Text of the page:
The word jackeroo was originally a Queensland term referring to a white man who lived beyond the bounds of close settlement. Later, a jackeroo was 'a young man (frequently English and of independent means) seeking to gain experience by working in a supernumerary capacity on a sheep or cattle station'. A jackeroo is now 'a person working on such a station with a view to acquiring the practical experience and management skills desirable in a station owner or manager'. The word can also be used as a verb, meaning 'to work as a jackeroo'. The term jilleroo is used for a female jackeroo. In 1895 A. Meston in Geographic History of Queensland proposed an Aboriginal origin for the term: Another word used throughout Australia is jackeroo, the term for a 'newchum', or recent arrival, who is acquiring his first colonial experience on a sheep or cattle station. It gas a good-natured, somewhat sarcastic meaning, free from all offensive significance. It is generally used for young fellows during their first year or two of station life. The origin of the word is now given for the first time. It dates back to 1838, the year the German missionaries arrived on the Brisbane River, and was the name bestowed upon them by the aboriginals. The Brisbane blacks spoke a dialect called 'Churrabool', in which the word 'jackeroo' or 'tchaceroo' was the name of the pied crow shrike, Stripera graculina, one of the noisiest and most garrulous birds in Australia. The blacks said the white men (the missionaries) were always talking, a gabbling race, and so they called them 'jackeroo', equivalent to our word 'gabblers'. The etymology proposed by Meston appears to be without foundation. There is no confirmatory evidence of a bird name tchaceroo in the Brisbane language, or of anything like this being applied to missionaries. Is it possible that the term has an English origin? The personal name Jack is often used in contexts of manual work (e.g. a device for lifting heavy objects) and appears in such idioms as a jack of all trades. This perhaps fits the later meanings of jackeroo, but unfortunately it does not explain the original Queensland meaning. In 1875 Campbell & Wilks in The Early Settlement of Queensland write: A black fellow.. warned me.. that their intention was first to spear all the commandants, then to fence up the roads and stop the drays from travelling, and to starve the 'jackeroos' (strangers). The jury is still out on this term. Is it possible that it is a Queensland Aboriginal term not for 'crow shrike' but for 'stranger'?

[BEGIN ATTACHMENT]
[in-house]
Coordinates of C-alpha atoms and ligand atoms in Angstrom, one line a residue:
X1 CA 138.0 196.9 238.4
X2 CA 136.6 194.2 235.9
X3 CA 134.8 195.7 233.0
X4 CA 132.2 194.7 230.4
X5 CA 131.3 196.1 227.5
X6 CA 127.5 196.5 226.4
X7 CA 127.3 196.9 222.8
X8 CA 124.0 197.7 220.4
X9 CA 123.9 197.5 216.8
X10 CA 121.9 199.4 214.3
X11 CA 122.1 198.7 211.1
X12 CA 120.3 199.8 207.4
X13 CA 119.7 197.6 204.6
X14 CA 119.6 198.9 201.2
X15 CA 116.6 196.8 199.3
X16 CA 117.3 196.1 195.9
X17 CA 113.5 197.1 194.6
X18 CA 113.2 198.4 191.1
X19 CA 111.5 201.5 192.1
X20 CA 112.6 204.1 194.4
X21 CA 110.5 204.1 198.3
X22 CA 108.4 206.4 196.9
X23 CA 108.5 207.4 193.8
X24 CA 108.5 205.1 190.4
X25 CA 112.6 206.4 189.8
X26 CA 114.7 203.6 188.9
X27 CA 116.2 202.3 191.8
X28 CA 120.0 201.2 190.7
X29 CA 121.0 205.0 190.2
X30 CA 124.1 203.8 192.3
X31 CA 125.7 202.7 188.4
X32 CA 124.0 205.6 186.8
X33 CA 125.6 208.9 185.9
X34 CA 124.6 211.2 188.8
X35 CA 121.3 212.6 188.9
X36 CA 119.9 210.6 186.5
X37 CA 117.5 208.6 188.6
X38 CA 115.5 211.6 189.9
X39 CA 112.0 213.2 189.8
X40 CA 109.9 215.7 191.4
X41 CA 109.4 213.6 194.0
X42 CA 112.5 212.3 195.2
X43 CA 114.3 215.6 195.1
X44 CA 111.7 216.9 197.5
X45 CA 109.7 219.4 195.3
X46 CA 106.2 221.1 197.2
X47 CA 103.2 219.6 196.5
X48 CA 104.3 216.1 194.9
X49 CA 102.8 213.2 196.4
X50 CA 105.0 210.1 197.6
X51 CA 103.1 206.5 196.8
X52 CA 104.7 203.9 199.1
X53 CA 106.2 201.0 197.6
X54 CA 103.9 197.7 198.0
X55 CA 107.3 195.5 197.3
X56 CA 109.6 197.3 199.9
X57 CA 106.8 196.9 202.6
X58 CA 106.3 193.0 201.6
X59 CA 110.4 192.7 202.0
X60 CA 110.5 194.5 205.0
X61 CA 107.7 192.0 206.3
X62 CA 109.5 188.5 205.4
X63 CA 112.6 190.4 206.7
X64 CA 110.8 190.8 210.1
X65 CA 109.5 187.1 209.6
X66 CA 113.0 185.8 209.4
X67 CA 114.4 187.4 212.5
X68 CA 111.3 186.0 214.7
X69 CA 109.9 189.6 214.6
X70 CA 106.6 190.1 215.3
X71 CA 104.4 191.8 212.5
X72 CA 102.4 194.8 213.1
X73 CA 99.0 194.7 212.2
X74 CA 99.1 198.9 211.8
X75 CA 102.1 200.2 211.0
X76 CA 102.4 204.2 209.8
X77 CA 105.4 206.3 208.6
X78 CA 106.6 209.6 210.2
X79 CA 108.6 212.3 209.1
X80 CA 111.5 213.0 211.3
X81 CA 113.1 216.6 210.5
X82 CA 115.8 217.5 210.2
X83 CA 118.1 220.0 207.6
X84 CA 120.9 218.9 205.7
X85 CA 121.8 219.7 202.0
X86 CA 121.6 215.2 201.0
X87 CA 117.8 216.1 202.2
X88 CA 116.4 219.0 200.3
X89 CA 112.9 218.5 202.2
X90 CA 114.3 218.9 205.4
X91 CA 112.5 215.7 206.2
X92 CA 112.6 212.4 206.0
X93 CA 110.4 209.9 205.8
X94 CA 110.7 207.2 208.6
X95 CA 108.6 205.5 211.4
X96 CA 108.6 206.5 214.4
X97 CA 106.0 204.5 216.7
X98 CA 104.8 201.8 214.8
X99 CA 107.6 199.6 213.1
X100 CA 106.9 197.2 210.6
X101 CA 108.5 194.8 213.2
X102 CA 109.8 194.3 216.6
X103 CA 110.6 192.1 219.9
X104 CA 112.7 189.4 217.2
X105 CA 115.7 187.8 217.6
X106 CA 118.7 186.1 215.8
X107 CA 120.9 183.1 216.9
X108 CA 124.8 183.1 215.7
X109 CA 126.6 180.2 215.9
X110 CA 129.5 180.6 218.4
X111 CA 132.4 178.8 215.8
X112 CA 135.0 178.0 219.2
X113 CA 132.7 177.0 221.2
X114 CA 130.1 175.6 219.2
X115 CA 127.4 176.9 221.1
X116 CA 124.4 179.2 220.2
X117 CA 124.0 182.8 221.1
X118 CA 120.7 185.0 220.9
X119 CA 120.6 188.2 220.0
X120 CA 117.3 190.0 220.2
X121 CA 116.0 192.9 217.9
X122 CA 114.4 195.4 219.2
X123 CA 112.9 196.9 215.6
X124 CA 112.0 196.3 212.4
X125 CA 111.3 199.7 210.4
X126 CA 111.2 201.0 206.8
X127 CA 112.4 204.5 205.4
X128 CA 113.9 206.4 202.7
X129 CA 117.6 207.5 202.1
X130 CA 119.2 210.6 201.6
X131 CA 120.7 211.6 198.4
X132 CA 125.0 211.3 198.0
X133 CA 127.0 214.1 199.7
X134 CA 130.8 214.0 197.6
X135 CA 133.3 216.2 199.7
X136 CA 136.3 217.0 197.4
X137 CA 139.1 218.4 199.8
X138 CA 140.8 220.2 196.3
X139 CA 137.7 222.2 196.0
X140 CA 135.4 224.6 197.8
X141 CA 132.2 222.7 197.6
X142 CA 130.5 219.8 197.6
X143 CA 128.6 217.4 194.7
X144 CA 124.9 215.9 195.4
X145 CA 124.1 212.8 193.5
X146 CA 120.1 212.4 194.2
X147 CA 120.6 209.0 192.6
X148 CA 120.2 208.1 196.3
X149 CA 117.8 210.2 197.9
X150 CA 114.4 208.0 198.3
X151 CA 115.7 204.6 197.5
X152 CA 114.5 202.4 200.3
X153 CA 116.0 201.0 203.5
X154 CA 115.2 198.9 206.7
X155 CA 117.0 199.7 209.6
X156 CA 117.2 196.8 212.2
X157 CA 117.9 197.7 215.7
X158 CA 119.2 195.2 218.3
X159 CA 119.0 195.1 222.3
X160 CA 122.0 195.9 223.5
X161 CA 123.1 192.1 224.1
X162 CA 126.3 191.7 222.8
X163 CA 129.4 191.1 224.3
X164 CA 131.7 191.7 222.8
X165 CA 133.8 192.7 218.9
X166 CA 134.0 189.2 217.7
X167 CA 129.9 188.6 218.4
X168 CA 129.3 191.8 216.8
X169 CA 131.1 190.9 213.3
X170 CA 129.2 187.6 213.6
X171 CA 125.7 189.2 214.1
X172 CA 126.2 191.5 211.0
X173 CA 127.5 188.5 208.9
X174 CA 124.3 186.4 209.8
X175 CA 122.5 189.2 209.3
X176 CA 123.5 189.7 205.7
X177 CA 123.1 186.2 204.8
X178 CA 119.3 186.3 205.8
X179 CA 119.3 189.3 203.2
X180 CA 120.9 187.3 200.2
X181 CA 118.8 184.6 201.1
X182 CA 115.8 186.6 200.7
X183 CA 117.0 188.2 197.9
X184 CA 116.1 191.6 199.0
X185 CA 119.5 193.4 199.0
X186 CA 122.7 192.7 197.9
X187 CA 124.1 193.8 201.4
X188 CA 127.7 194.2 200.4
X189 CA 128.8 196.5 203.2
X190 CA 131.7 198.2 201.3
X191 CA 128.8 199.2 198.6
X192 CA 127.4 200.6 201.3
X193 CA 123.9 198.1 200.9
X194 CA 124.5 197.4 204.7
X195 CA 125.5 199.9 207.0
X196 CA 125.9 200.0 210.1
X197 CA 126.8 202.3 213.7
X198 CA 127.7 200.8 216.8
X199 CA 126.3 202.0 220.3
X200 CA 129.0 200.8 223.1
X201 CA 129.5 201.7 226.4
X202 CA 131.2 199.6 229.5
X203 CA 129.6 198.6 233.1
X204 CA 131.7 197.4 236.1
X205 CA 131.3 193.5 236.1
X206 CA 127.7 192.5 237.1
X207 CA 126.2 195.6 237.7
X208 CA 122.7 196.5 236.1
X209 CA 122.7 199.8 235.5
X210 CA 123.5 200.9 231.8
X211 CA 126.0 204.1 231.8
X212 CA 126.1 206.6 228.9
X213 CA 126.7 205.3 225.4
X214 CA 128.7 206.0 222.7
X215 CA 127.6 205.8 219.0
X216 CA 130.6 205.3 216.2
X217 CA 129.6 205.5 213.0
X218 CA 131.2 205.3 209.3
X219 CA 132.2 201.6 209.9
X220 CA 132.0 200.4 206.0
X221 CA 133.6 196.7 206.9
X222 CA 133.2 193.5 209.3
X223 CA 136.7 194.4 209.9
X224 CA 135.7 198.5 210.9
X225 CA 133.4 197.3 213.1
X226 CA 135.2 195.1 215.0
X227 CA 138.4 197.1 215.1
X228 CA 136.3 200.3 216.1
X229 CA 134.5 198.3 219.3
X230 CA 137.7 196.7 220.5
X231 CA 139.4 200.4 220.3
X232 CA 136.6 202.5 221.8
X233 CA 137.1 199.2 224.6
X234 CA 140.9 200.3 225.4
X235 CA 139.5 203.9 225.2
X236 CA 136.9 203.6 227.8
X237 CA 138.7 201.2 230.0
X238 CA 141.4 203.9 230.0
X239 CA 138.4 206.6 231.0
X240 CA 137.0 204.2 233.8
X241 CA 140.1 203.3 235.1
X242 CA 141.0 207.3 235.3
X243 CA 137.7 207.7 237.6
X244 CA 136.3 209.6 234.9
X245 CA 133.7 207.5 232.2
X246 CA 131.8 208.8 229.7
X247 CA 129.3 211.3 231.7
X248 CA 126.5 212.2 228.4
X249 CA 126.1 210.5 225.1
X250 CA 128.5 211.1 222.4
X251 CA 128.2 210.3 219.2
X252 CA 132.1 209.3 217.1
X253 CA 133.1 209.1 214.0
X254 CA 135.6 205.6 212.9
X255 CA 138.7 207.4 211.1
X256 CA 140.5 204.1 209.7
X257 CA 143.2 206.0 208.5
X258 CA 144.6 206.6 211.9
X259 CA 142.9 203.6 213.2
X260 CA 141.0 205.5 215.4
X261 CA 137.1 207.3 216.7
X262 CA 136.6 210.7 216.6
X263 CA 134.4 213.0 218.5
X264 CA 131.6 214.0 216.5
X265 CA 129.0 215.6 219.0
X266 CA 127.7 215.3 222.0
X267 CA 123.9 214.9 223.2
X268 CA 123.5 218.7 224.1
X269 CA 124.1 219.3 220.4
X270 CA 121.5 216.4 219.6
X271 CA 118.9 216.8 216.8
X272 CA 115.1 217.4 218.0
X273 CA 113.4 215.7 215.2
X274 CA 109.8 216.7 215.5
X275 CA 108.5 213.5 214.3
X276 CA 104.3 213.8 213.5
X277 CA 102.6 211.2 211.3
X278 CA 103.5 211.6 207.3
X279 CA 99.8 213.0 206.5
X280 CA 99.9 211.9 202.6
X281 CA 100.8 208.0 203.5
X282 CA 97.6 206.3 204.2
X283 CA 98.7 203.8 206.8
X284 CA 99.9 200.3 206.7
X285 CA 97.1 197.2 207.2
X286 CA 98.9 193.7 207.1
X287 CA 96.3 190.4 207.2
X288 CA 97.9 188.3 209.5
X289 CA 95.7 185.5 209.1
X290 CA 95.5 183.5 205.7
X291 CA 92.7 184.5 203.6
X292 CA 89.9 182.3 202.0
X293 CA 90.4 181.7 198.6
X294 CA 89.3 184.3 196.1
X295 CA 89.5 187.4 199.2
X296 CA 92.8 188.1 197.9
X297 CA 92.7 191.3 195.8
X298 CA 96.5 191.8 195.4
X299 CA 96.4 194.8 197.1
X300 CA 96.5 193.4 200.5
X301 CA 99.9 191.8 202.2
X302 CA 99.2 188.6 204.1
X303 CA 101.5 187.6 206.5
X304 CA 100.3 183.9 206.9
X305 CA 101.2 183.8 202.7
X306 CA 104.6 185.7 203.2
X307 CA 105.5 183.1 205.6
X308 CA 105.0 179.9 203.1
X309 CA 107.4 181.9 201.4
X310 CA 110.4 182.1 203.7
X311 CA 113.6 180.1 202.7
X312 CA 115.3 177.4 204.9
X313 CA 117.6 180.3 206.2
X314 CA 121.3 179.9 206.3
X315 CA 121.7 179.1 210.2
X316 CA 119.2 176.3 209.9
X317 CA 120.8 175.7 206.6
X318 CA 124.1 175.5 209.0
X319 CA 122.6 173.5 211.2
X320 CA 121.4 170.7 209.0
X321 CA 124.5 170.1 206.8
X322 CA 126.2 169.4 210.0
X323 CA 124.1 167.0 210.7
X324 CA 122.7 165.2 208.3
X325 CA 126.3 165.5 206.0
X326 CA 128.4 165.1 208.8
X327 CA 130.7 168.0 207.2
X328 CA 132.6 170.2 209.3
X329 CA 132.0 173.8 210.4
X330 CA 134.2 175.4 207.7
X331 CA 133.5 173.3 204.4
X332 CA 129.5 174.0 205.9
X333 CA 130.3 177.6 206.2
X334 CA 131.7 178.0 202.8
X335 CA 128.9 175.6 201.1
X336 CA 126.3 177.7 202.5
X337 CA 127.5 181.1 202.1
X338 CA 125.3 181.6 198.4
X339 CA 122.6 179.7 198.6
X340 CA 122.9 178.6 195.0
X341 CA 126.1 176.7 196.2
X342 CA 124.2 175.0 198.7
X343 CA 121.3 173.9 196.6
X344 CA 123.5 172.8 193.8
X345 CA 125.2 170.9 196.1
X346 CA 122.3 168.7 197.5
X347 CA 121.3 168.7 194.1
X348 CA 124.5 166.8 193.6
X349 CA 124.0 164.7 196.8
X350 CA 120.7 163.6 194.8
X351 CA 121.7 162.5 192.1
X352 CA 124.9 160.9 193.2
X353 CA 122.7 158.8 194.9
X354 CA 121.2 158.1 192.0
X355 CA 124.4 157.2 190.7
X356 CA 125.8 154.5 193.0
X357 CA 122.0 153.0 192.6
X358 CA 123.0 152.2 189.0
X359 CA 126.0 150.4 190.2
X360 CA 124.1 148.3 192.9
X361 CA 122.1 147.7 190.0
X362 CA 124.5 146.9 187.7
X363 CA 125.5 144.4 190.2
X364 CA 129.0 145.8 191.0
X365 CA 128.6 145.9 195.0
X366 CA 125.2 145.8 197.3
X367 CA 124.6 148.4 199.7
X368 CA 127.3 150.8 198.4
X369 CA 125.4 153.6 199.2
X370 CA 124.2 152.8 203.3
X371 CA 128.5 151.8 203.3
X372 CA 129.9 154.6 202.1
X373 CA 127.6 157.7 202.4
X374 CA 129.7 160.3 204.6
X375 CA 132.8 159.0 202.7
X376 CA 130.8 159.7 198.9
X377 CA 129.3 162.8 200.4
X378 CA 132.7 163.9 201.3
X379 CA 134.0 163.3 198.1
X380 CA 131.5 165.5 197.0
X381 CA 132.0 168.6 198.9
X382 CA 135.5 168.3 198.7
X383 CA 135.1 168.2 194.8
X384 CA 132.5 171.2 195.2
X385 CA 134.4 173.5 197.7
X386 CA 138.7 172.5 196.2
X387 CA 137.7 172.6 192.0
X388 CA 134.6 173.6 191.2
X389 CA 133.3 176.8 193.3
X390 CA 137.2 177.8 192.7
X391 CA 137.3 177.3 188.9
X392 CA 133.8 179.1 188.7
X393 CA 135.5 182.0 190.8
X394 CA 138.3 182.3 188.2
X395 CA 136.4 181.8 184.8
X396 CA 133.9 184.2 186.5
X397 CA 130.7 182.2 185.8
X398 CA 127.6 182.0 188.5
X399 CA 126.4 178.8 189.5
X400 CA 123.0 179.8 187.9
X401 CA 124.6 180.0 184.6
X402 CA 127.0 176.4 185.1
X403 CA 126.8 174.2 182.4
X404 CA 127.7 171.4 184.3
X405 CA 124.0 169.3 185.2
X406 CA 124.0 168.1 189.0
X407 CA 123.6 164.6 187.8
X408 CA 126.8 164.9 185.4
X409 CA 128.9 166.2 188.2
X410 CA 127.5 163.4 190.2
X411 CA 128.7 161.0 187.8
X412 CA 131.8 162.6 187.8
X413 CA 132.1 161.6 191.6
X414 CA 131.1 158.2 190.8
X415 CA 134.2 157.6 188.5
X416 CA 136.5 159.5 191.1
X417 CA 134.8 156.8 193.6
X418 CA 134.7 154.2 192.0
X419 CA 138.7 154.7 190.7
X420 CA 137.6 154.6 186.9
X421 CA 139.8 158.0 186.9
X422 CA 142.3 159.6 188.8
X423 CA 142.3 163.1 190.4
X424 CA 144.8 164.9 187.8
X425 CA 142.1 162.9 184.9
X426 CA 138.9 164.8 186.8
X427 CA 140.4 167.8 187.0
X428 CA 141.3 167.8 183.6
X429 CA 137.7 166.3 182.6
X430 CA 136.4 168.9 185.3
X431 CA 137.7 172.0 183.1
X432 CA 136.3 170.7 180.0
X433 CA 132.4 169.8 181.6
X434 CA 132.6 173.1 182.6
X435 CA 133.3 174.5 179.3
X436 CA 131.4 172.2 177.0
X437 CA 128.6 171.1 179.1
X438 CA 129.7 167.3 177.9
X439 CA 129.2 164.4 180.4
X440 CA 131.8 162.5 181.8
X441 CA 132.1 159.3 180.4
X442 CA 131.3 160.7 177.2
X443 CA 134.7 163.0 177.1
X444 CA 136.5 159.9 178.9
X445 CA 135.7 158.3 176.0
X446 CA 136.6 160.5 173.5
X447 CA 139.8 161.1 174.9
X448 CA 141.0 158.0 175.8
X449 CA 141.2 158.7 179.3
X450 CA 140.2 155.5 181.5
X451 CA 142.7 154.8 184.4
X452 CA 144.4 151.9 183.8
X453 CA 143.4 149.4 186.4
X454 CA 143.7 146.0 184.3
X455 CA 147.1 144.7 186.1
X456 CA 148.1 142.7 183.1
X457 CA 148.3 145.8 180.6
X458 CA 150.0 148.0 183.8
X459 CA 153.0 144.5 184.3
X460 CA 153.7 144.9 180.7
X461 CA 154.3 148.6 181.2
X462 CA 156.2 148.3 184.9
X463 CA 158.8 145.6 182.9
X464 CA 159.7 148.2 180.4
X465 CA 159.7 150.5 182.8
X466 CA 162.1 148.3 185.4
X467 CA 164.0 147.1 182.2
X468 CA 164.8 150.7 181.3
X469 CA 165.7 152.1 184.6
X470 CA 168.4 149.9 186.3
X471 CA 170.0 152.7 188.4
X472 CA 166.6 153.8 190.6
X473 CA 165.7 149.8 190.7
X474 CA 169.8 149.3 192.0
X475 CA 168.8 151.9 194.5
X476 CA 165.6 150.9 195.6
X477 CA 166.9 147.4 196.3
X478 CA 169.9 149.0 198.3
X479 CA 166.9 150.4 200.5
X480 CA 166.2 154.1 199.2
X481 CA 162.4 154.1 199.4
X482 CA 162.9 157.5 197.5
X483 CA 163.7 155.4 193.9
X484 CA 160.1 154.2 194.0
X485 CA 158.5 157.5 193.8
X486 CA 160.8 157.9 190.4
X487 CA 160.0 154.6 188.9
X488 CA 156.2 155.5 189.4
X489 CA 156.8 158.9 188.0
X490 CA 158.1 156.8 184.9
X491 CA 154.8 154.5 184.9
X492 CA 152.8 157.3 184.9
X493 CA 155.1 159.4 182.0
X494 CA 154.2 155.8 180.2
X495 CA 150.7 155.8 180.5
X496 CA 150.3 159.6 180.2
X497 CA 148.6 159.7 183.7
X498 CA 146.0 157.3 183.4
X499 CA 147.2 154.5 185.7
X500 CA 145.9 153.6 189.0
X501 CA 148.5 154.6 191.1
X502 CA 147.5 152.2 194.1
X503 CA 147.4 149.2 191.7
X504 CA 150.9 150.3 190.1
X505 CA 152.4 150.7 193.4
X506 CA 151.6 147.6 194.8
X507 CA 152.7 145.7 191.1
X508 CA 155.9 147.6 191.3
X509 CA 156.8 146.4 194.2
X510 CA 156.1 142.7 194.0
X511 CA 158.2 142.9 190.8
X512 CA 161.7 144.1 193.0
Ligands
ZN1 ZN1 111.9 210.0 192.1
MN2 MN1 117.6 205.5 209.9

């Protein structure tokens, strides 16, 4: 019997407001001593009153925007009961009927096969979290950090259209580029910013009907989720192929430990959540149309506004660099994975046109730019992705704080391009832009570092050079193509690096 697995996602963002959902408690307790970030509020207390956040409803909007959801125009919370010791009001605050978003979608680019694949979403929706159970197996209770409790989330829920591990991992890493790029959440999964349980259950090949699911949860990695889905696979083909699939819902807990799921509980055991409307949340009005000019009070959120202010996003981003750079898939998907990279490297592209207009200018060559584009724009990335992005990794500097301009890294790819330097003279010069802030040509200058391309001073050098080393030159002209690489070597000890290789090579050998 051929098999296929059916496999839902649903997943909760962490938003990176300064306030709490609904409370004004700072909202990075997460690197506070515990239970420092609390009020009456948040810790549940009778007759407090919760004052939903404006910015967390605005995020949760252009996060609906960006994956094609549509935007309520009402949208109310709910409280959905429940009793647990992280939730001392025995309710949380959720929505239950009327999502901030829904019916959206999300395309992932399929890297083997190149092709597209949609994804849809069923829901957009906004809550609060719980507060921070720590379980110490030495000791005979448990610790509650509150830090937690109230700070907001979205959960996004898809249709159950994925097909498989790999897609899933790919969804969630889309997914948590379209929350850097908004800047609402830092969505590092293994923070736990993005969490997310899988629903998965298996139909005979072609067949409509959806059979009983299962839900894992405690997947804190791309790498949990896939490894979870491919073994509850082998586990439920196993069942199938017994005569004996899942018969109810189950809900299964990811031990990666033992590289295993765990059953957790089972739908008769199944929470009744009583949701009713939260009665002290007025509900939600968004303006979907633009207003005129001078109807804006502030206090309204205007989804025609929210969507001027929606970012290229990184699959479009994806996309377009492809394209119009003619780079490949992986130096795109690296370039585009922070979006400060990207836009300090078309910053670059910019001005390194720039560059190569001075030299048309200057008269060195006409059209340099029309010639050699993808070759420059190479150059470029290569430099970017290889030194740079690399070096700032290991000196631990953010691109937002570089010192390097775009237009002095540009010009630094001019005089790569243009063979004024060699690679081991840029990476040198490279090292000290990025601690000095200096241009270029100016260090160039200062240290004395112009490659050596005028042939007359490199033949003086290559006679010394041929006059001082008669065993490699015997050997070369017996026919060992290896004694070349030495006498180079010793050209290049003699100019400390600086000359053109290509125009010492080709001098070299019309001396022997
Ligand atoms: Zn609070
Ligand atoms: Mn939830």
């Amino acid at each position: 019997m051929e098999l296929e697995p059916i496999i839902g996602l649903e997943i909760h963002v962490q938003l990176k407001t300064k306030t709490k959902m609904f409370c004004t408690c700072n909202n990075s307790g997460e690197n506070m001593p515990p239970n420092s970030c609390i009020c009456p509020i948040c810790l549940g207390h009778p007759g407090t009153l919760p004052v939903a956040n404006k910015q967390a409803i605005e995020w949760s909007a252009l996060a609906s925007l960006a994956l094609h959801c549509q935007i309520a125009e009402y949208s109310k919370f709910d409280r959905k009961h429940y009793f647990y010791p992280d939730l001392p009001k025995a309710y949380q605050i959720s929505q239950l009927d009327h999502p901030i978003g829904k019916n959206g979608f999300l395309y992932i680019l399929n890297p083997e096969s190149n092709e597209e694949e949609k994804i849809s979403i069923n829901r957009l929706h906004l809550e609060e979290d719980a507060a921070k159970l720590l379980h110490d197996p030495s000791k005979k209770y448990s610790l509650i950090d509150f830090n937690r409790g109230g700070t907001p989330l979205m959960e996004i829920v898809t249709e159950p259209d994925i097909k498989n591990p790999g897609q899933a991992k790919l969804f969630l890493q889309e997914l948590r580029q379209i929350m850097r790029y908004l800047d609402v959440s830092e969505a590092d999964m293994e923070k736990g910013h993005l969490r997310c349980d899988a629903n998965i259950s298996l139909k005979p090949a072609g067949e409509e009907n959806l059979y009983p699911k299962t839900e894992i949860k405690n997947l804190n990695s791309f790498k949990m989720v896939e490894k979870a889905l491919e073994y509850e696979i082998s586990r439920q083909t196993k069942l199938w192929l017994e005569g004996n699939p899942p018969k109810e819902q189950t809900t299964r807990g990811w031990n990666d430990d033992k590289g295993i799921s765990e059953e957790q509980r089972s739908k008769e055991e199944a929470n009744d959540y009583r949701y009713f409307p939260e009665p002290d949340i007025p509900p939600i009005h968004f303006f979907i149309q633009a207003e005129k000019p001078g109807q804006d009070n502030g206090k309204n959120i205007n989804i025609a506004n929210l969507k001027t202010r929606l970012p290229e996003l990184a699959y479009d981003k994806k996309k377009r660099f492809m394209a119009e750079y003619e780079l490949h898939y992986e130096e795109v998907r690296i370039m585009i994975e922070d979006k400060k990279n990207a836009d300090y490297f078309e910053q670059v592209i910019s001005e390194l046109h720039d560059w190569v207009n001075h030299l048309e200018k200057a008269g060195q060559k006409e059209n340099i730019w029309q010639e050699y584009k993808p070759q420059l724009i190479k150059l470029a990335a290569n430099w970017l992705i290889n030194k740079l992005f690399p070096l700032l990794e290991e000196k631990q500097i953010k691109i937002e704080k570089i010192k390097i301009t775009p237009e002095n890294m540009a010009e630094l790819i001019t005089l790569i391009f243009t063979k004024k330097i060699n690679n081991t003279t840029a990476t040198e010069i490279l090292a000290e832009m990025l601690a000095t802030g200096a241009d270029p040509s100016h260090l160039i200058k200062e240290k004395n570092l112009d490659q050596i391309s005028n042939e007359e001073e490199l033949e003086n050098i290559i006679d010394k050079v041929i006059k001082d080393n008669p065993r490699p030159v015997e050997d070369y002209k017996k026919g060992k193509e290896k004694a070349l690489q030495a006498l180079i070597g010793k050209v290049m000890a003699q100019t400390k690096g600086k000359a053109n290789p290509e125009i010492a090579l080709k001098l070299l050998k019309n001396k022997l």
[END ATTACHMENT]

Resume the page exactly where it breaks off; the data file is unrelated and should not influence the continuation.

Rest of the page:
Australian idioms. 2014.

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  • jackeroo — [jak΄ə ro͞o′] n. Austral. an inexperienced apprentice working on a sheep or cattle ranch …   English World dictionary

  • Jackeroo — Jackaroo Jack a*roo , n. Also Jackeroo Jack e*roo [Jack + kangaroo.] A young man living as an apprentice on a sheep station, or otherwise engaged in acquainting himself with colonial life. [Colloq., Australia] [Webster 1913 Suppl.] …   The Collaborative International Dictionary of English

  • jackeroo — var. of JACKAROO. * * * jackeroo see jackaroo …   Useful english dictionary

  • jackeroo — /jak euh rooh /, n., pl. jackeroos, v., jackerooed, jackerooing. Australian. n. 1. an inexperienced person working as an apprentice on a sheep ranch. v.i. 2. to work as an apprentice on a sheep ranch. Also, jackaroo. [1875 80; JACK1 + (KANG)AROO; …   Universalium

  • jackeroo — n. inexperienced person who works as an apprentice on a sheep ranch …   English contemporary dictionary

  • jackeroo — noun & verb variant spelling of jackaroo …   English new terms dictionary

  • jackeroo — jack·e·roo …   English syllables

  • jackeroo — /dʒækəˈru/ (say jakuh rooh) noun → jackaroo …  

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